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Following are ways to tune NPS performance:
To optimize NPS authentication and authorization response times and minimize network traffic, install NPS on a domain controller.
When universal principal names (UPNs) or Windows Server 2008 and Windows Server 2003 domains are used, NPS uses the global catalog to authenticate users. To minimize the time it takes to do this, install NPS on either a global catalog server or a server that is on the same subnet.
Disable start and stop notification forwarding from network access servers (NASs) to individual servers in each remote RADIUS server group if you are not forwarding accounting requests to the group. For more information, see Disable NAS Notification Forwarding.
Following are ways to use NPS in large organizations:
If you are using network policies to restrict network access for all but specific groups, create a universal group for all of the users for whom you want to allow access, and then create a network policy that grants access for members of this universal group. Do not put all of your users directly into the universal group, especially if you have a large number of them on your network. Instead, create separate groups that are members of the universal group, and then add users to those groups.
Use a user principal name in network policies to refer to users whenever possible. A user can have the same user principal name regardless of the domain membership of the user account. This practice provides scalability that might be required in organizations that have a large number of domains.
If NPS is on a computer other than a domain controller, and it is receiving a very large number of authentication requests per second, you can improve performance by increasing the number of concurrent authentications between NPS and the domain controller. For more information, see Increase the Number of NPS Concurrent Authentications.
To effectively balance the load of either a large number of authorizations or a large volume of RADIUS authentication traffic (such as a large wireless implementation using certificate-based authentication), install NPS as a RADIUS server on all of your domain controllers. Next, configure two or more NPS proxies to forward the authentication requests between the access servers and the RADIUS servers. Next, configure your access servers to use the NPS proxies as RADIUS servers.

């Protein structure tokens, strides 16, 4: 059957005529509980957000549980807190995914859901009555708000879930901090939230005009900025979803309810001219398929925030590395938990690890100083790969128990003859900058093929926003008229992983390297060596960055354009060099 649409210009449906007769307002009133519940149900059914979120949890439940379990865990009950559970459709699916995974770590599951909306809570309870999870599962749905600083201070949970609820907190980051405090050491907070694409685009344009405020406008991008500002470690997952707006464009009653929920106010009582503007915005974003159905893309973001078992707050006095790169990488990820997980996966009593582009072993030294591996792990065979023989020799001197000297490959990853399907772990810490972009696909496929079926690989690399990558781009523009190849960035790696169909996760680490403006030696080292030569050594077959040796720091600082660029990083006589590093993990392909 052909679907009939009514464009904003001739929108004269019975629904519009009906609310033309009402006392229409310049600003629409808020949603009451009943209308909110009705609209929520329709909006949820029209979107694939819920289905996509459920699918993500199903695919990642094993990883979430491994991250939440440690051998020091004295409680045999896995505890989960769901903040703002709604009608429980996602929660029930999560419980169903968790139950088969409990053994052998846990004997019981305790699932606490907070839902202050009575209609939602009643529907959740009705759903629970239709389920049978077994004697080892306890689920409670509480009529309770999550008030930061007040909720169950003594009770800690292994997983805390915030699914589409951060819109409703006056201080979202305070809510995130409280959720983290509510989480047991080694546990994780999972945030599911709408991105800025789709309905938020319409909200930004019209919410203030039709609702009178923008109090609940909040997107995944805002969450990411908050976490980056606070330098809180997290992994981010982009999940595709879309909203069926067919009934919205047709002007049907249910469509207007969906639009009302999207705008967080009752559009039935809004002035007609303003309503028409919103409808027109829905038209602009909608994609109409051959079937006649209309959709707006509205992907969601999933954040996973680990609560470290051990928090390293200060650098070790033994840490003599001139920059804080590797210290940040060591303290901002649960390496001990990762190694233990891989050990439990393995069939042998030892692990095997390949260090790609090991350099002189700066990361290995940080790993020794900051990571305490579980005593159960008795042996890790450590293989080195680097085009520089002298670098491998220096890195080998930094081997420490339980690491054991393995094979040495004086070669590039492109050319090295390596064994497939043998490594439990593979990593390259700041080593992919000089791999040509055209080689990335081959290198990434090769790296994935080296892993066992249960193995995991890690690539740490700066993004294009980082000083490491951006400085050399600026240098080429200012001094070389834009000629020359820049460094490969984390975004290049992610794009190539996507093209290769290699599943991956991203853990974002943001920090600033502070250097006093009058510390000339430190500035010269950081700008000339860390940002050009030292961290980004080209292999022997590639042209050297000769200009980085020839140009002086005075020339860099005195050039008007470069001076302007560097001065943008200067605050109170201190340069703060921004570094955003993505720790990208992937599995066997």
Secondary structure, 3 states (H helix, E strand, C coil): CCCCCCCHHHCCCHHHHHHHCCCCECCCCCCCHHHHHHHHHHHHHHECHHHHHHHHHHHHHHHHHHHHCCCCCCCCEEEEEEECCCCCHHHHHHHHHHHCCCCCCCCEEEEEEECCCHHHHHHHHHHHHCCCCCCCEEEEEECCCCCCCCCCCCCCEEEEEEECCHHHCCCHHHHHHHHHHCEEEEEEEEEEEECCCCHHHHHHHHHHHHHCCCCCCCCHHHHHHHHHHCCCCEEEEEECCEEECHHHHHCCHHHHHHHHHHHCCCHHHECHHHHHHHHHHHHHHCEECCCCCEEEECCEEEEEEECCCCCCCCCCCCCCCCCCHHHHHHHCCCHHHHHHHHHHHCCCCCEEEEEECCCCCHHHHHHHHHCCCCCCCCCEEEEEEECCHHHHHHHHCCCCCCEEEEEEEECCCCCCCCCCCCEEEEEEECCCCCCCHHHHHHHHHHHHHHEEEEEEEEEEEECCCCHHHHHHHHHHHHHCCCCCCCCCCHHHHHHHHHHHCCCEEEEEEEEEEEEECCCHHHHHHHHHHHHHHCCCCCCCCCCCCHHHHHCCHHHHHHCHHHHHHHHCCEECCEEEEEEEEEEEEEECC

When NAP is deployed, NPS acts as a NAP policy server, performing client health checks against configured health policies. Following are the best practices for NAP deployment with NPS.
For the most secure and effective NAP deployment on your network, deploy strong enforcement methods, such as Internet Protocol security (IPsec), 802.1X, and virtual private network (VPN) enforcement methods. Strong enforcement methods use certificate-based authentication and secure the channel between clients and servers through which the statement of health (SoH) and statement of health response (SoHR) are sent. The DHCP enforcement method is the least secure enforcement method and should be deployed only in circumstances where secure transmission of the SoH and SoHR are not required.
When you deploy the IPsec enforcement method, enable pass-through authentication in Internet Information Services (IIS). Enabling pass-through authentication ensures that only domain member computers can obtain a health certificate and communicate with other domain member computers.
Before you create health policies for your NAP deployments, if you are using non-Microsoft products that support NAP, install non-Microsoft system health agents (SHAs) on client computers. In addition, install the corresponding system health validators (SHVs) for the SHAs on NPS servers.
When you deploy NAP by using the VPN or 802.1X enforcement methods with PEAP authentication, you must configure PEAP authentication in the NPS connection request policy even when connection requests are processed locally.
For a streamlined method of creating network policies, connection request policies, and health policies for your NAP deployment, use the New NAP Policies wizard. If you want to modify policies created by using the wizard, open the policy in the NPS console and make required changes.
When you deploy NAP with the IPsec and DHCP enforcement methods, enable client health checks when you configure authentication. You should also configure the Identity Type condition in network policy with the value Computer health check.
To deploy NAP with the DHCP enforcement method, you must install both NPS and DHCP on the same computer.
By effectively administering your NPS deployment, you can provide secure network access for your organization, ensuring that authorized organization employees, business partners, and guests can access the network when and where they need to do so.
The procedures in this guide do not include instructions for those cases in which the User Account Control dialog box opens to request your permission to continue. If this dialog box opens while you are performing the procedures in this guide, and if the dialog box was opened in response to your actions, click Continue.
The following objectives are part of administering NPS:
Managing Certificates Used with NPS
Managing RADIUS Clients
Managing Network Policies
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